Working Equitation Explained

What Is Working Equitation?

Working Equitation is a sport which offers a fun and creative alternative to the more traditional equestrian disciplines; challenging and training both rider and horse in multiple riding skills and techniques. Acting as a showcase for traditional riding costumes and equipment, the sport is non-discriminative, welcoming competitors from every breed and discipline and encouraging all riding levels and ages.

The sport is a representation of the working horse; developing and advancing the training of both horse and rider. It draws on all the basic skills required to work a farm, ranch or livestock, yet still encompasses the fundamentals of traditional dressage, but done in a working style which requires riders to demonstrate their horsemanship capabilities by showing off their skills and developed riding techniques.

Founded in Europe and overseen by the world regulatory body, WAWE; World Association for Working Equitation; Working Equitation as a competitive sport has taken hold on a worldwide scale and is rapidly becoming a popular preference for riders throughout Australia.

Competition events may be individual or for teams, and are in three or four phases. All Phases are designed to test the attributes and correct training of horse and rider. At lower levels, all phases can be ridden using two hands. The long-term objective however; and a requirement at higher levels; is to ride all events one-handed and 100% accurately!

The Four Phases consist of;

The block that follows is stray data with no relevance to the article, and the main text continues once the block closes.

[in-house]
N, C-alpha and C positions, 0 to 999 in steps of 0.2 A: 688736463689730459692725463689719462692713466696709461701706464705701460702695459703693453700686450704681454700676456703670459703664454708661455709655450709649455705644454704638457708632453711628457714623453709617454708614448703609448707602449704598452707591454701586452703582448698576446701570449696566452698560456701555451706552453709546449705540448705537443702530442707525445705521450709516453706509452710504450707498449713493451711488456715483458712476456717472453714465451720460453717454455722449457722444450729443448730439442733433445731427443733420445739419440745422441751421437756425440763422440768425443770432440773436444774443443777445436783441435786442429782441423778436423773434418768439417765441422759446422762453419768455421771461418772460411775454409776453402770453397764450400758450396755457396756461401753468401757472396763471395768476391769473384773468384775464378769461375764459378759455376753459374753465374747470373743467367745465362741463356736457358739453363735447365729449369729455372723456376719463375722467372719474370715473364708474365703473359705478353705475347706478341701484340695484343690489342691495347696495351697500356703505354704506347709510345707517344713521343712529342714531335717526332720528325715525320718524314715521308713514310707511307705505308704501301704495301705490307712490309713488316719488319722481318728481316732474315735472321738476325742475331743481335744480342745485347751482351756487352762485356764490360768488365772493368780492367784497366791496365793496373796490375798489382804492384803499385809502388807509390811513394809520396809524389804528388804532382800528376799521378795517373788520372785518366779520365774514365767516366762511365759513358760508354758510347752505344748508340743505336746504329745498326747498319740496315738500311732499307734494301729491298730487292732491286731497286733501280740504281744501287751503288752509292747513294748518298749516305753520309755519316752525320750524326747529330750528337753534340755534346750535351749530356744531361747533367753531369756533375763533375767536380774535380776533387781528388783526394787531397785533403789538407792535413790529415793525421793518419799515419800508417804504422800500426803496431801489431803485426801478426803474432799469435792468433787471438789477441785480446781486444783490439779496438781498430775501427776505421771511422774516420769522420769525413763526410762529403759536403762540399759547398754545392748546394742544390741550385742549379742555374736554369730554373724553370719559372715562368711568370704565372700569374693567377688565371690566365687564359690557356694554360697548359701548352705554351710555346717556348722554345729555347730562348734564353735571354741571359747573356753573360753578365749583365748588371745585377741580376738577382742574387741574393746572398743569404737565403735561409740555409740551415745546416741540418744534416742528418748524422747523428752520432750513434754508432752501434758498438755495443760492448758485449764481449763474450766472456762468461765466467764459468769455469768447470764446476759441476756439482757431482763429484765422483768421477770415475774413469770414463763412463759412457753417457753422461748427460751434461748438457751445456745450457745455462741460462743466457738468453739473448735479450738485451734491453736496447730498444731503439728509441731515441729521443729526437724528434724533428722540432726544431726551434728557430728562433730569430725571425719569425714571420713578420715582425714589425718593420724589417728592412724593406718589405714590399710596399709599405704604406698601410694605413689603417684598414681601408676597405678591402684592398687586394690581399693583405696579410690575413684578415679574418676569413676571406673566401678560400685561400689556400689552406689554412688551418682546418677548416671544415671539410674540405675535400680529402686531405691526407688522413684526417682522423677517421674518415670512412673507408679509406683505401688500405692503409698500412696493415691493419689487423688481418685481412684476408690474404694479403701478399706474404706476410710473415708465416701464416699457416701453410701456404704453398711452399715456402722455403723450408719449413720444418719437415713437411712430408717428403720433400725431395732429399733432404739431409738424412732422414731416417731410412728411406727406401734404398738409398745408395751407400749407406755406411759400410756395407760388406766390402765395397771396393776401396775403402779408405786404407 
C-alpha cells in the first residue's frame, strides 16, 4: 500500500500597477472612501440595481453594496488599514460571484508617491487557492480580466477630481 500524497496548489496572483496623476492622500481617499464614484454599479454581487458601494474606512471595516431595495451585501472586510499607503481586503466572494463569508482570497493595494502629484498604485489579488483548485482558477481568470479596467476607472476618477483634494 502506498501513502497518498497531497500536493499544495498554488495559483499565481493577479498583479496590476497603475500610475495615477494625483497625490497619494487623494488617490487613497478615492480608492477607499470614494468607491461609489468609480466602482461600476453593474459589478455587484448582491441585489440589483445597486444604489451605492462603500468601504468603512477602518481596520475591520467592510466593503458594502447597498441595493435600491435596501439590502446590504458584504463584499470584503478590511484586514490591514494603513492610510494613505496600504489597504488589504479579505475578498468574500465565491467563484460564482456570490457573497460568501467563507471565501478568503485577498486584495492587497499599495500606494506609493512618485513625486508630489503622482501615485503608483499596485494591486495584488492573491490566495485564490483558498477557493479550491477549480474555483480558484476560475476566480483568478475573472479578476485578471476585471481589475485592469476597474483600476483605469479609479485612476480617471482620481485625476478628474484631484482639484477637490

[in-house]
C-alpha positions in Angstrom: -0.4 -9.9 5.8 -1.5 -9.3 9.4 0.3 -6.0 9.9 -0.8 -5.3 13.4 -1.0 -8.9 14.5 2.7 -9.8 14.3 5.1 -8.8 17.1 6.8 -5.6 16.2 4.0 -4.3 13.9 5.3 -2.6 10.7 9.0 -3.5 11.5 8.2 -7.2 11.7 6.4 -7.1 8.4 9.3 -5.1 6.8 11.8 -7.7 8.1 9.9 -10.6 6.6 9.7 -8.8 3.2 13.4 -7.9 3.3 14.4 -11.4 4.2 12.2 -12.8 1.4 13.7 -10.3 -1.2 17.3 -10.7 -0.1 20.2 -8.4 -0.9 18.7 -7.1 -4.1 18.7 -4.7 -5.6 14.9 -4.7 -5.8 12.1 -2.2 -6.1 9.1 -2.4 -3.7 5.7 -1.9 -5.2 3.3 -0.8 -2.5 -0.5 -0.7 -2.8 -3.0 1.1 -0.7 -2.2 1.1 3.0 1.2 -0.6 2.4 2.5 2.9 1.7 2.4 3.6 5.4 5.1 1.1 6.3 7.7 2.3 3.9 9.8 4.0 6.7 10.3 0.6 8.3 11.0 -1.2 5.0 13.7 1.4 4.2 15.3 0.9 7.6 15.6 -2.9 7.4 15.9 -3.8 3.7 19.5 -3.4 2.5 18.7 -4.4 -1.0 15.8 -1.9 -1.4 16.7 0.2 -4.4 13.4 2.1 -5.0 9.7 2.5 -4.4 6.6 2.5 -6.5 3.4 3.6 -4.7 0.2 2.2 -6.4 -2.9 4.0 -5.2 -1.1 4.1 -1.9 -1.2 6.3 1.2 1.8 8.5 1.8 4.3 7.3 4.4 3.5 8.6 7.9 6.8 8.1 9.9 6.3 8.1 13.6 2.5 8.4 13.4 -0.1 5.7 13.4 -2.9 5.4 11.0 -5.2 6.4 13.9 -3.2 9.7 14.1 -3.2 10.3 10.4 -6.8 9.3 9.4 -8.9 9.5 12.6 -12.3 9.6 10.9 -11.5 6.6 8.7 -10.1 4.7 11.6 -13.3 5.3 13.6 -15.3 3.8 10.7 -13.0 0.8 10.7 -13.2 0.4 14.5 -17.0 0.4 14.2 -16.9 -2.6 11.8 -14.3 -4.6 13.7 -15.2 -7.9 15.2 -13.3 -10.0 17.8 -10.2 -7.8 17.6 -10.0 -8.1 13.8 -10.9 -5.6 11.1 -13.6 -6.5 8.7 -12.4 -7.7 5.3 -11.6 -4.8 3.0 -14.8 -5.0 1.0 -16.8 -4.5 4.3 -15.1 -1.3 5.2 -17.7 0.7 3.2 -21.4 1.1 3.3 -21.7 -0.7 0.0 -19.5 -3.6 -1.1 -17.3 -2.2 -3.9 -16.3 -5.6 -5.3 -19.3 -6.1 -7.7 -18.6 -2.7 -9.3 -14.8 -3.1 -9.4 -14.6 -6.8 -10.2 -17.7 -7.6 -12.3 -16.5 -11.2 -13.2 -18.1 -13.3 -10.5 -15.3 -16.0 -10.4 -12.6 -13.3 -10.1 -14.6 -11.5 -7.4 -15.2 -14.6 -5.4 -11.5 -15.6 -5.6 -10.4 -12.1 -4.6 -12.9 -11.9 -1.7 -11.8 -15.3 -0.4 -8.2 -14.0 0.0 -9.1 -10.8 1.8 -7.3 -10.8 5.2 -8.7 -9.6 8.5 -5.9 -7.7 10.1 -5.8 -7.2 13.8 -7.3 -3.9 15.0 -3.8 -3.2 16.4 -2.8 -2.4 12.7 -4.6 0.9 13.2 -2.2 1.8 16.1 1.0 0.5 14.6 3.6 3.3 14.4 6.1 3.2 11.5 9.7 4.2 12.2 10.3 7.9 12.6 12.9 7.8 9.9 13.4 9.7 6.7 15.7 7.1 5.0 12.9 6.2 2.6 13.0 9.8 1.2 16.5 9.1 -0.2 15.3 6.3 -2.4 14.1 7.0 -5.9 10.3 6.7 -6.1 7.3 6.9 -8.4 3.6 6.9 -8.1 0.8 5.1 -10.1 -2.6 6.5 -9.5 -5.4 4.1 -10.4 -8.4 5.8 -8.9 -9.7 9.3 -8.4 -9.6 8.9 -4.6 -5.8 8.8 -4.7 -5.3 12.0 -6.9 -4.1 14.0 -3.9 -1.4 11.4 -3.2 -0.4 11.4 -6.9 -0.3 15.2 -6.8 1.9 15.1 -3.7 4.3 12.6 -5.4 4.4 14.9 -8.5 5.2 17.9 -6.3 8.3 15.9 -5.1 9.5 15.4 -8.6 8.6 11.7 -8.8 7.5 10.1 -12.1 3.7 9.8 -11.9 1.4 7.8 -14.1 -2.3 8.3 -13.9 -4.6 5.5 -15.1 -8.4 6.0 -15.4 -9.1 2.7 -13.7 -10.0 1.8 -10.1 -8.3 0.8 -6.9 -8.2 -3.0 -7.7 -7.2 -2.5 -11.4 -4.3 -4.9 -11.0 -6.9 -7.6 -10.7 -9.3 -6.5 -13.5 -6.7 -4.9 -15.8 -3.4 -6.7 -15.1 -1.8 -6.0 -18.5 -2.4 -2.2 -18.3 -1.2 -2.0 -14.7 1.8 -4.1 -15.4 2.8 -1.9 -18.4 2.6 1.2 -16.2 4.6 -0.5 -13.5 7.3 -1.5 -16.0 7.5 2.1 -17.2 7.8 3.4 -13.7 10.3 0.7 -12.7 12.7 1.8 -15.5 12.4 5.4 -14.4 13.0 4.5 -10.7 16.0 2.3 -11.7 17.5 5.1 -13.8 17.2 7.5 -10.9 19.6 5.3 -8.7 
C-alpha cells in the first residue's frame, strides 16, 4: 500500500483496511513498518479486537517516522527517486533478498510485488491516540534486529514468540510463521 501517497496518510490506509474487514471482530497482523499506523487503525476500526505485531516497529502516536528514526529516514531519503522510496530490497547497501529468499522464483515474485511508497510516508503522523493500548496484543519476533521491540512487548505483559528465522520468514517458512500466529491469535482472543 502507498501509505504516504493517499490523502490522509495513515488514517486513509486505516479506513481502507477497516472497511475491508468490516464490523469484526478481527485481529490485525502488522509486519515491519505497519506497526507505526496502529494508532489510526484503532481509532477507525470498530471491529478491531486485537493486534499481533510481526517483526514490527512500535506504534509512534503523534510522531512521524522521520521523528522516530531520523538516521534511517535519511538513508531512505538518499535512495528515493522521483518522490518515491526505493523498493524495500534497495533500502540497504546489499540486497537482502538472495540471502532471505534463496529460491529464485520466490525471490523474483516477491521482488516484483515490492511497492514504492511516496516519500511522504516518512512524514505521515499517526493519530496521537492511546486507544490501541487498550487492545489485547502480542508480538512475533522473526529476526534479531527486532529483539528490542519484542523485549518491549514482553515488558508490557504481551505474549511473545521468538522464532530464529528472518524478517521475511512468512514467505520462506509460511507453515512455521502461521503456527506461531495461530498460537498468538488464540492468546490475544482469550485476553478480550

Working Dressage

Ease Of Handling (with obstacles – known also as Style, Manageability or Maneability)

Speed (with obstacles)

Cattle (handling)

The Dressage Phase is a working dressage test which requires horse and rider to perform a sequence of specified movements. They must maintain regularity and correctness of movement and pace, whilst giving attention to impulsion, roundness, lightness of aids and the subtleness of relaxation of both rider and horse. This is performed in a 20 x 40 Dressage Arena.

The Ease Of Handling (EOH) trial can be compared to a gymkhana-type event in which horse & rider must tackle a course filled with obstacles similar to those which are likely to be encountered in the field, or day-to-day work on the farm; e.g. bridges, gates, barrels, variant surfaces etc. Obstacles are numbered in order of execution and markers, known as ‘transition markers’, are placed a little apart from each obstacle. These must be passed by horse & rider and indicate the start and finish of the obstacle. Each obstacle must be completed accurately and in order and no obstacle may be omitted. The obstacle course is designed to demonstrate the harmonious partnership and physical mastery of horse and rider in a working environ. This is not done ‘at pace’ and indeed it is advisable to take one’s time and maintain fluidity, whilst preparing in advance for each obstacle as you choose the smoothest lines possible.

The Speed Phase, is generally a similar obstacle course to that found in Ease Of Handling, but usually shortened. This must be completed in the quickest possible time. There are no transition markers in the speed trial. This phase is judged solely on the time taken to complete the course, however it must be ridden as accurately as possible, while demonstrating the skill of horse and rider at speed. Time penalties are given for errors of course. Time bonuses are often granted for the showing of certain more difficult skills, such as the knocking of a ball or collecting rings at pace with a garrocha stick.